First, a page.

“If the current betting trends are to be believed, it now seems certain that a recall is in the cards”

-Paddy Power, Irelands Biggest Bookmaker
July 14, 2010 press release

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Speaking of dumb bets: Its time to revisit a recent prediction market “winner,” and review the strengths and weaknesses of these markets:

Recall this Bloomberg article:

Apple IPhone 4 Recall Odds Increasing, Irish Bookmaker Says

Apple Inc. is increasingly likely to recall its iPhone 4 after complaints about poor reception and a critical review from Consumer Reports, according to a betting company that tracks odds for such events.

Paddy Power Plc, Ireland’s biggest bookmaker, said the chances that Apple will ultimately recall the phone have increased following what it described a “betting frenzy” after the Consumer Reports review. The consumer organization said on July 12 it wouldn’t recommend the phone because of its tendency to lose signal strength when held in a certain way.

Only, not so much.

We have a long history of criticizing so-called prediction markets. There is no “wisdom of the crowd” unless the prediction markets has a similar demographic profile to whatever group is being forecast (or polled). When their community of voters are similar to an electorate, they act as a deeper polling mechanism. When they try to forecast the decision making processes of dissimilar bodies — Juries, Boards of Directors, or in this instance, corporate management — they stink the joint up.

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Source:
Apple IPhone 4 Recall Odds Increasing, Irish Bookmaker Says
Arik Hesseldahl
Bloomberg, July 14 2010
http://noir.bloomberg.com/apps/news?pid=20601087&sid=a0GOFk3C_q3k&

Category: Mathematics, Really, really bad calls, UnScience

Please use the comments to demonstrate your own ignorance, unfamiliarity with empirical data and lack of respect for scientific knowledge. Be sure to create straw men and argue against things I have neither said nor implied. If you could repeat previously discredited memes or steer the conversation into irrelevant, off topic discussions, it would be appreciated. Lastly, kindly forgo all civility in your discourse . . . you are, after all, anonymous.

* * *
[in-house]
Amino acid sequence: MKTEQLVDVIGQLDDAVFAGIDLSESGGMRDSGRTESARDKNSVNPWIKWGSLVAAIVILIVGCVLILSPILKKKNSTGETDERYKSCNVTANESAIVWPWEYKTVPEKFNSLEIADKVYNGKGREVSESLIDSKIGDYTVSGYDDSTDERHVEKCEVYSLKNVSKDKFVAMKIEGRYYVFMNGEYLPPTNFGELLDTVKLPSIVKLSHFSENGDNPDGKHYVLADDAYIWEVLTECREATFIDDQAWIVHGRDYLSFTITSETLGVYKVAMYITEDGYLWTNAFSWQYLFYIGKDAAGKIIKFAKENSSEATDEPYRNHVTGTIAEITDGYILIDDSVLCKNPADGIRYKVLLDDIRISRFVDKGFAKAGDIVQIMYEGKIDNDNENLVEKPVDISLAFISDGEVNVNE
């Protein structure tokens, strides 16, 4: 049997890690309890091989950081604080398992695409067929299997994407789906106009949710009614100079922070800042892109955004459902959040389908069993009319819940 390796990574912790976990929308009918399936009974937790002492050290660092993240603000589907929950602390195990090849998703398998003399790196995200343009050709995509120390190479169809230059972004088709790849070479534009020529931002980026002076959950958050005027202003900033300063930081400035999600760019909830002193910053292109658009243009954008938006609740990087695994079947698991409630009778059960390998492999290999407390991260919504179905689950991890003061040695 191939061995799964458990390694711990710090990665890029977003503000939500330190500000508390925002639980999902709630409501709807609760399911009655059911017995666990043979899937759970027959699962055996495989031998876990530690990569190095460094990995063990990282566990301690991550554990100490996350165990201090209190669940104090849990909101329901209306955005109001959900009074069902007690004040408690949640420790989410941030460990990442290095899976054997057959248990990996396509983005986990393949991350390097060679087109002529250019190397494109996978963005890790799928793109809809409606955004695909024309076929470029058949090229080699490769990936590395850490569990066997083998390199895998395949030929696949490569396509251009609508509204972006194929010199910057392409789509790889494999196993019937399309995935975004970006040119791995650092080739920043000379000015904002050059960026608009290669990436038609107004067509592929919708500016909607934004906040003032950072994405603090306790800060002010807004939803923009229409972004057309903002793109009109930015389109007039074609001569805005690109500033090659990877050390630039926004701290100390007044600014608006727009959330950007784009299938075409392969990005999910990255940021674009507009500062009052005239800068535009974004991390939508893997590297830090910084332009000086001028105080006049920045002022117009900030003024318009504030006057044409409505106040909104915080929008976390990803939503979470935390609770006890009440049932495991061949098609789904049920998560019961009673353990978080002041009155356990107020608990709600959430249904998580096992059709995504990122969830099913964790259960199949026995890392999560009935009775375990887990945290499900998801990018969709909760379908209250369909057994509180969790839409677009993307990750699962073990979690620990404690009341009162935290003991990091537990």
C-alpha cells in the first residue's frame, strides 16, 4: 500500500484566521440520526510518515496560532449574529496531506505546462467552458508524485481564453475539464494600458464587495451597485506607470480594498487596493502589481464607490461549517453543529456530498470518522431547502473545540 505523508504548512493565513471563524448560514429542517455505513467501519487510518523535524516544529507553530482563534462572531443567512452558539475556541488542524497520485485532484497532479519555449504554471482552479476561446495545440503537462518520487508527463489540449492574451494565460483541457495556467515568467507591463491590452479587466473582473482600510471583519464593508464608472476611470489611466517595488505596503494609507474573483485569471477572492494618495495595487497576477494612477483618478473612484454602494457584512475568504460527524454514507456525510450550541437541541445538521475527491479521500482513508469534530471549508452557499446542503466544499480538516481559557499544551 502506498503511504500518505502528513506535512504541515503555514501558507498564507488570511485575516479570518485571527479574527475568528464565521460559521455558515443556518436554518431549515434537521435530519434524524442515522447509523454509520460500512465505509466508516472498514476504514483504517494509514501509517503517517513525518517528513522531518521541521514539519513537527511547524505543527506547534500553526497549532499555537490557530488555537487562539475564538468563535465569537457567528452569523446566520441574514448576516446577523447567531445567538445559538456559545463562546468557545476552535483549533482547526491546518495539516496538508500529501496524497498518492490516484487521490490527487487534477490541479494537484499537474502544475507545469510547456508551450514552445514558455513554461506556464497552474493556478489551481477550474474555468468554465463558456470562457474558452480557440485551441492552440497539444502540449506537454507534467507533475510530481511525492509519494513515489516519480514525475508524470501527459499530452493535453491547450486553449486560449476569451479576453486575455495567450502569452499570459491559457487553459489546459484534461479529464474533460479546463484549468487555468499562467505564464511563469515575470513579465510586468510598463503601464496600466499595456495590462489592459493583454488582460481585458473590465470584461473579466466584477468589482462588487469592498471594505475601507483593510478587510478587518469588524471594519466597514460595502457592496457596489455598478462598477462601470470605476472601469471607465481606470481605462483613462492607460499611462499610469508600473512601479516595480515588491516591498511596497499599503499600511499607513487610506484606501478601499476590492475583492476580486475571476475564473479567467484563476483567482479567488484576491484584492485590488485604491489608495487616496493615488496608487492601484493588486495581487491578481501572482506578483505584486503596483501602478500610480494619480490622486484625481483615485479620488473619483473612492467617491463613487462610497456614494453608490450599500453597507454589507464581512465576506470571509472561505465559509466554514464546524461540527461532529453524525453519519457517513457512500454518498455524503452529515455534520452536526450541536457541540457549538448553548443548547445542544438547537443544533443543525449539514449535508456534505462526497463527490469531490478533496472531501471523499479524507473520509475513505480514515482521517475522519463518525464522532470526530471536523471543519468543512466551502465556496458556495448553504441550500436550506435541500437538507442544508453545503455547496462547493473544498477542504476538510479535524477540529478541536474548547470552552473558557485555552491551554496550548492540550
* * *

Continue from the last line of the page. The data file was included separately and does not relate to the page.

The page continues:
7 Responses to “Whatever Happened to that Apple iPhone Recall?”

  1. Hans Robert says:

    Honestly I would rather ask someone in tech or tech retail about the market movements and corporate decisions for or against Apple rather than any analyst or let alone a bookmaker…

  2. destor23 says:

    Is the problem that people are ultimately saying not what they think will happen but what they think should happen? And when I read a poll that says 20% of Americans believe Obama is a Muslim, is that really what the poll is saying or is it saying that 20% of Americans hate the guy so much they’ll say whatever they think will damage him?

  3. TheUnrepentantGunner says:

    My disagreement with you on this remains the same.

    The longshot bet is supposed to pay off sometimes. The unlikey occurrence occurs more often than you think.

    IF a non-recall was only priced at 10 cents (with a $1 payout if no recall occurs), then 10% of the time that could be expected to happen.

    Just like some of the “upsets” in the primaries of 2008.

    IF a recall was truly pre-ordained, the price would have fallen on that contract to a cent or less.

    As an aside, Paddy Power is notoriously poor at setting odds. Their general scheme is to do outrageous things (ie: pay off sports pennant bets way before the season is over if someone has a slim lead taking the chance that they get egg on their face) and other stunts in exchange for generally terrible prices. Umm, not that I would know anything about that…

  4. endorendil says:

    They might wish they had done that recall though – the phone has been a relative dud and a persistent blemish on Apple’s reputation. A recall would have at least salvaged their reputation for customer service.

  5. ezduzit says:

    @endorendil

    i must be living on mars and they just turned off the oxygen, after reading your comment.

  6. d4winds says:

    I looked at them during the presidential election & found them useless. Much better forecasts were available as simple aggregates of polls, a sort of “wisdom of crowds of pollsters.”

  7. Alex says:

    Guys… shhhhhh!

    I make all sorts of money (theoretically as I guess its illegal or something) off of suckers trying to bet their “feelings” on these markets.

    If you keep making sense, the marks might go away.